I started writing about recreational boating safety eleven years ago because my regular job as a helicopter rescue swimmer for the Coast Guard had changed my thinking. Though my career was unendingly rewarding, and I was able to reunite many of the lost with loved ones ashore, that is not what I did most of the time.
Most times we would take off on a search, look out the windows at nothing, find nothing, and then return to base having made no impact whatsoever on anyone’s life. Most people lost at sea stay lost. It was those failures, not the successes, that informed most of what I know about staying safe on the waters of the world.
Writing these articles has been an honor and it truly feels like we’ve done some good here this past year. But, a few weeks ago, my editor at Soundings asked me what I wanted to do next. The Lifelines blog was doing well; the magazine had reached a larger online audience; and she had used the better blogs in print as a monthly column. “What’s next?” was a fair question. What I told her was that I wanted to quit. She talked me out of it, but it was close. Here is why.
Since July of last year, we have discussed my primary philosophy regarding safety at sea. We’ve dug deep into float plans and checklists. We’ve discussed the environment and the water itself. I’ve warned you of what (and who) to avoid at sea and what goes wrong out there more than anything else.
We’ve talked about the gear you have, setting up the gear you don't yet have, training and drills, and even some things I know you didn’t think you would ever need on a boat (but you do). I’ve given you the best - not all, but the best - of everything I know about recreational boating safety. And the stuff I didn’t write about, I put in a five-hour course at Boater's University.
Sure, I could keep finding things to tell you, week after week, but I don’t think I should. I’ve got several reasons for that, some personal and some professional, but mainly it’s that a blog is really just a weekly “here is what I think” outlet. While I believe strongly enough to write down a lot of the things that are vitally important to your safety on the water (like, Hypothermia Myths, or especially why Drowning Doesn't Look Like Drowning), the Lifelines blog was in danger of becoming a weekly rant on what I call “theories of mine that I happen to agree with.” We’ve all got them, but they are almost always more interesting to us than to anyone else.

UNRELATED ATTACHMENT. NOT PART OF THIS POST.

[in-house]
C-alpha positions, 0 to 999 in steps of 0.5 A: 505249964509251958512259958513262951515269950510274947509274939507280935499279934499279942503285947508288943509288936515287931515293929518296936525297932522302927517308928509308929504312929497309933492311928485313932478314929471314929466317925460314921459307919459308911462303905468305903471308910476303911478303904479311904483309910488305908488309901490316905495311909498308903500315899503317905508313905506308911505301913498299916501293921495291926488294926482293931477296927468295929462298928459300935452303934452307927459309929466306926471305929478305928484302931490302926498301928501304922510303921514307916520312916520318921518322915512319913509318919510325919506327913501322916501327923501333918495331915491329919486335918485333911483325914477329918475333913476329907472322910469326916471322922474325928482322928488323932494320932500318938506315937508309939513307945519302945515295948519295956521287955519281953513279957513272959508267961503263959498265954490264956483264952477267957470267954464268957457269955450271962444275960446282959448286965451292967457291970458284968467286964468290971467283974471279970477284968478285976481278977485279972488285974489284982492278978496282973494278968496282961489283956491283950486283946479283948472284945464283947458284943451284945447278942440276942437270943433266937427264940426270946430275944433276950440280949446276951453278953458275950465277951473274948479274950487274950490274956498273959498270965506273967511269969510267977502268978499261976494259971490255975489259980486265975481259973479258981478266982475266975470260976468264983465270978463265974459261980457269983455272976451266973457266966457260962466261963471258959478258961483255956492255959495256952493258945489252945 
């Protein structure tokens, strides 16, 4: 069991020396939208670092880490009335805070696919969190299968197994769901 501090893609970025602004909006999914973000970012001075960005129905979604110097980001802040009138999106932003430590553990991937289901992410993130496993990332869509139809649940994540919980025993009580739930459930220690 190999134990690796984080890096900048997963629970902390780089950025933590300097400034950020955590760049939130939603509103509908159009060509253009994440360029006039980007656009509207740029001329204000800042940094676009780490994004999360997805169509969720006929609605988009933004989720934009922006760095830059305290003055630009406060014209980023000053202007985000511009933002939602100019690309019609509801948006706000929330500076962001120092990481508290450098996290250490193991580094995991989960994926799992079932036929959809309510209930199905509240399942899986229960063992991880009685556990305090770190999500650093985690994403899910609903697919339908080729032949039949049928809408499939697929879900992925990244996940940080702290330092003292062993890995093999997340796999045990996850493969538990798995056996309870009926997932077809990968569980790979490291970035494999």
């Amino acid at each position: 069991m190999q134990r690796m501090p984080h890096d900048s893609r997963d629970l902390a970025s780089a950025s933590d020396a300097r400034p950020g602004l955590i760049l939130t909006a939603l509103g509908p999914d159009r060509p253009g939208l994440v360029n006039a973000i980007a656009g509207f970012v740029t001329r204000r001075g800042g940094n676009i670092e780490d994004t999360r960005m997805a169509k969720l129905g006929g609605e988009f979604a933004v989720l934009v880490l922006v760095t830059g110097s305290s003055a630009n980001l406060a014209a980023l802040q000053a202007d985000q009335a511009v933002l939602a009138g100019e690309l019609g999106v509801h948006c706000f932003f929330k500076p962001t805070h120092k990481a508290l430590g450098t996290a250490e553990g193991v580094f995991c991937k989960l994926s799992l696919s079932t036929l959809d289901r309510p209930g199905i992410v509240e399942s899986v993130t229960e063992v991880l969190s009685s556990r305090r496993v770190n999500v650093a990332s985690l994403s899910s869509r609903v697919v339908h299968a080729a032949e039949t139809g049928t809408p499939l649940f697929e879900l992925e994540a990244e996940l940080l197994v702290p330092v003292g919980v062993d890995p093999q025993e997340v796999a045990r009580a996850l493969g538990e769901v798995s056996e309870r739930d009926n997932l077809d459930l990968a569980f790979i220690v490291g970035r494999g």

I was convinced that I had said all that was really worth saying and I was about to try one more time to convince my editor that I was right, when it hit me: I haven’t said everything worth saying, I just think I have.
This feeling comes every time I teach a class on boating safety. I get to the end of the lesson, I’m sure I’ve covered it all, I think I’m done, and then I ask: “Any questions?” Then the hands go up, and the class goes on for another thirty minutes. If the Lifelines blog was a class, I just got to the part where I need to ask: “Any questions?” So here is our idea.
Any questions? Ask Mario.
I’m going to stop telling you what I think and instead I’m going to ask for questions. Throw up a hand. Is there some piece of equipment you are thinking about buying and you can’t decide between two models? Are you confused about EPIRBS or radios? Did something happen to you on the water and you want my take on a decision you made? I don’t know what you want to know, but I’m pretty sure do, so here’s how you can ask me.
Simply fill out the form below, and your question will be sent to Soundings. I’ll answer those questions I believe I can provide a valuable response to, and the answers will then appear in the “Lifelines: Ask Mario” blog, or as a video in the Soundings Dispatches, at Soundingsonline.com and on the Soundings Facebook page. I might even answer some of the questions instantly by whipping out my phone and sending a quick video response.
Soundings and this blog have been the perfect forum for me to write down what I’ve learned about the difference between the boaters I met through my work and those I didn’t. I want to thank the magazine and especially editor-in-chief Mary South, who believed in me enough to give me the space and the freedom to say what I wanted.
So now it’s your turn. What can I tell you?